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The Maui news. (Wailuku, Maui, H.I.) 1900-current, February 22, 1913, Image 1

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What is Best for Maui
is Best for the News
If you wish Prosperity
Advertise in the News
VOLUME XX
WAILUKU, MAUI, T. II., SATURDAY, FEBRUARY 22, 1913.
NUMBER 2
tt El
0
Sunday Trains
To Country
Haiku Extension Completed Town
People Will Be Able to Travel
On Sabbat li.
On February 8 the first train
crossed the . Maliko gulch and
1 . 1.. i1 .-.-1. 4 TTnil-f,
VI steamcu rigm. uiruB
That train was a freight, and did
not carry passengers. Still, the
directors of the Kahului Railroad
were delighted that at last the ex
tension that taps the rich pineapple
, lands of Haiku was an accoui-
plished fact.
On Monday, February 17, the
first passenger train was run
through from Xahului to Haiku,
and the line was then opened to
traffic. The trains are now run;
ning to the district, and many pas
sengers'have already made the trip.
The freight trains are carrying
large quantities of general mer-
, chandise to Haiku and way sta
tions, and the system is now in full
swing.
The construction of the Haiku
extension of the Kahului Railroad
was carried to a successful conclu
sion through the efforts of Super
intendent J. N. S. Williams, of
the company. The engineering
problems were many, and the big
gulch at Maliko had to be bridged.
The bridge is the highest in the
territory and also the longest.
The Kahului Railroad intends to
start running Sunday trains in the
near future. It is felt that the
time has come when every facility
"f should be given the country people
- to come to "town." The Kahu
lui and Wailuku people also feel
the need of being able to get away
into the country for a few hours.
There are now plenty of places to
go to on the train, and there is no
doubt that the Sunday service will
be well patronized.
Two or three trains, each way,
will probably be run each Sunday.
That will give the Pauwela, Haiku,
Paia and other people a chance of
visjting Wailuku and Kahului.
There are many beauty spots
around the Pauwela district, and
the pineapple fields of that place,
and the larger ones of Haiku, will
well repay a visit Then there is
the wonderful bridge across Maliko
gulch. That sight should not be
missed by a single resident of Maui
Divorce Roads
Water Dept.
x
There will be three divisions in
,py future in the water works depart
ment of Maui. Three districts,
with superintendents to match,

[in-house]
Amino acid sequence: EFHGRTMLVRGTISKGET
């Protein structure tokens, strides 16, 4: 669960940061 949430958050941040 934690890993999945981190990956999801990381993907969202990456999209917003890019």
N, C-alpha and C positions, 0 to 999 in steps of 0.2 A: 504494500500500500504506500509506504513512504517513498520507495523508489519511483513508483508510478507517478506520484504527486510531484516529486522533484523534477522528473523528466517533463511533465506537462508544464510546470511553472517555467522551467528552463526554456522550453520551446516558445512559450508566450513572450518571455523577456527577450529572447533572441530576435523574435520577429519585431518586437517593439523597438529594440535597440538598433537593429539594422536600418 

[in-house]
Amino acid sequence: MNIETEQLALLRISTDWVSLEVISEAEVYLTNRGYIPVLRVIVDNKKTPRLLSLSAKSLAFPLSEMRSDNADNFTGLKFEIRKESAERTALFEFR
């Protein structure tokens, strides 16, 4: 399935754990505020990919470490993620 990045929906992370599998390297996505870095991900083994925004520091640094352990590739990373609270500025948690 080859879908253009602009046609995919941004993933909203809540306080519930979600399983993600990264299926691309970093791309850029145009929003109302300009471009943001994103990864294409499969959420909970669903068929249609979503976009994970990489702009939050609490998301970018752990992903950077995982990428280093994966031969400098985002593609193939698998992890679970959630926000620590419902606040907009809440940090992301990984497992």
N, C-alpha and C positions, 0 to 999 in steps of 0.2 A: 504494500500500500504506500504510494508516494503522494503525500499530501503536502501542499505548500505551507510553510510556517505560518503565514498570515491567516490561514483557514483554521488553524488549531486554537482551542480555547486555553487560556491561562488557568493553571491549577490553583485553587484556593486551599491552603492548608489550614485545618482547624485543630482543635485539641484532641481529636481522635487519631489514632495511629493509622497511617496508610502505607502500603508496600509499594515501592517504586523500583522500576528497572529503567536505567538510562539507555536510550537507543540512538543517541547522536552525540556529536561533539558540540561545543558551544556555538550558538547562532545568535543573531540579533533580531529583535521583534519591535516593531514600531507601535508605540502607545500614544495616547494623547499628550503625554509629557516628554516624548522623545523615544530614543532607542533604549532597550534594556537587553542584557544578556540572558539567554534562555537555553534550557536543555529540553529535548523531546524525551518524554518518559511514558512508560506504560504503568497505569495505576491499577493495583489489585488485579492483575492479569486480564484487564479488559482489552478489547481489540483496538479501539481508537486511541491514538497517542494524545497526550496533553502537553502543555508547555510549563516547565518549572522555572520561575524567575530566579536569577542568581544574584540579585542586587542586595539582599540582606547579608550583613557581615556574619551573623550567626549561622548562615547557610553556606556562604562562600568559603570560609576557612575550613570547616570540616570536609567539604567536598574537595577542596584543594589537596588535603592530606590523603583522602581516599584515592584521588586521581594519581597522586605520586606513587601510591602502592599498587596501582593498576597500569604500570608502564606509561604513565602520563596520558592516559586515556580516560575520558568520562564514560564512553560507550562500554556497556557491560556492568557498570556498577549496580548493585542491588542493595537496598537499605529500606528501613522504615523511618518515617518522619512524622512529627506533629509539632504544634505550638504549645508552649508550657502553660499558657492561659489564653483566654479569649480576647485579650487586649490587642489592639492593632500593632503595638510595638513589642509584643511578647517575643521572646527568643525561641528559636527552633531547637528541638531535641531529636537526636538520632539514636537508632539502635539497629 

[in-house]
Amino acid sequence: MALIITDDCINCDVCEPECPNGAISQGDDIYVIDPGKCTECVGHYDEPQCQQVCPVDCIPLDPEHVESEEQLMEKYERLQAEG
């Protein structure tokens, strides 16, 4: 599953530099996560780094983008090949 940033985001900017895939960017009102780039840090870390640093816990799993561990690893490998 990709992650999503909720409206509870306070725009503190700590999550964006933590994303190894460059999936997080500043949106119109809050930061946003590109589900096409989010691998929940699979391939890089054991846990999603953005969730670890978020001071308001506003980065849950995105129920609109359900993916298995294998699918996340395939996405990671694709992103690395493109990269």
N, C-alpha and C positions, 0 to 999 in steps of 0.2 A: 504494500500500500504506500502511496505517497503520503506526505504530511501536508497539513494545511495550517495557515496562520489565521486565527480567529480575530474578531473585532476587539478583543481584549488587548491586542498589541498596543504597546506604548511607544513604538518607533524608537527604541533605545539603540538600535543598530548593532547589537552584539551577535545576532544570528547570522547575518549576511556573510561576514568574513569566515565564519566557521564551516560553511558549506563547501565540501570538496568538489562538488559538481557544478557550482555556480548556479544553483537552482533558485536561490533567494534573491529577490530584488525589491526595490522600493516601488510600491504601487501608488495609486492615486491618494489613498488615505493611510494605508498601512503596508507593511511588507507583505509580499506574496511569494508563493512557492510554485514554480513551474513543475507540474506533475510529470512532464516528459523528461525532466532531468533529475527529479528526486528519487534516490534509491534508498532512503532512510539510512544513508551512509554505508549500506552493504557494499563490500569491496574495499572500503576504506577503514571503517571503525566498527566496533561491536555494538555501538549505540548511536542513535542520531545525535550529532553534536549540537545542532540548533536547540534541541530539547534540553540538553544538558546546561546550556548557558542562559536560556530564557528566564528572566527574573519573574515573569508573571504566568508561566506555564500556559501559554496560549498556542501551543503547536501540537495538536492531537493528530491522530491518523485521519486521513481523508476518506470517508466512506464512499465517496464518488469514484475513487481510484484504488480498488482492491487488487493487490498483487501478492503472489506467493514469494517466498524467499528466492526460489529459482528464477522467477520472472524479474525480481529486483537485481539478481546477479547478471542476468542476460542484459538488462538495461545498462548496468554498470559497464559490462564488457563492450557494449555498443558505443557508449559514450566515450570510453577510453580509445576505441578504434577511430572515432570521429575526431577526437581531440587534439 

have been proclaimed, and they
are as follows: Wailuku, W. E
Bal, Jr., salary $80 uer month; La
haina, R. P. Hose, salary, $80j
Makawao, Alonzo Jackson, salary,
$100 per month. These superin
tendents are to be put under bonds
of $3,000 each.
The divorcing of the road de
partmeiit from the water works
department, came about easily
enough, and the change is thought
by all interested in the matte, to
be for the best.
District overseer Bal, who is in
charge of both Wailuku and Maka
wao, will be relieved of the latter
charge at the end of this month
He will Jthen devote all his time to
the work of Wailuku alone.
The Makawao district is to be
i divided into two and two overseers
' will be put in charge. The change
will, it is believed, make things
easier to manage, in future.
Tennis Will
Be Boosted
On Monday evening last there
was a meeting of those Wailuku
people who are fond of amateur
sports of all sorts. Many people
who 1 got attend the meeting,
still took an interest in the matter
and they have asked to be kept in
touch with the movement. The
meeting was held in the gymna
sium, and was well attended.
The Waihiku Gymnasium Club
has. a committee that attends to all
kinds of 'Sports. This was recog
nized by those present at the meet
ing on Monday evening, and all
that was done was to appoint a
sub-committee that will investigate
different proposed forms of sport,
and the probabilities of establishing
the same. The committee will then
report back to the regular commit
tee of the gymnasium.
There was a great deal of talk
about vtennis, and it was easily seen
that that popular branch of sport is
highly thought of as an outdoor
stunt. The probabilities are that
tenuis will be taken up properly in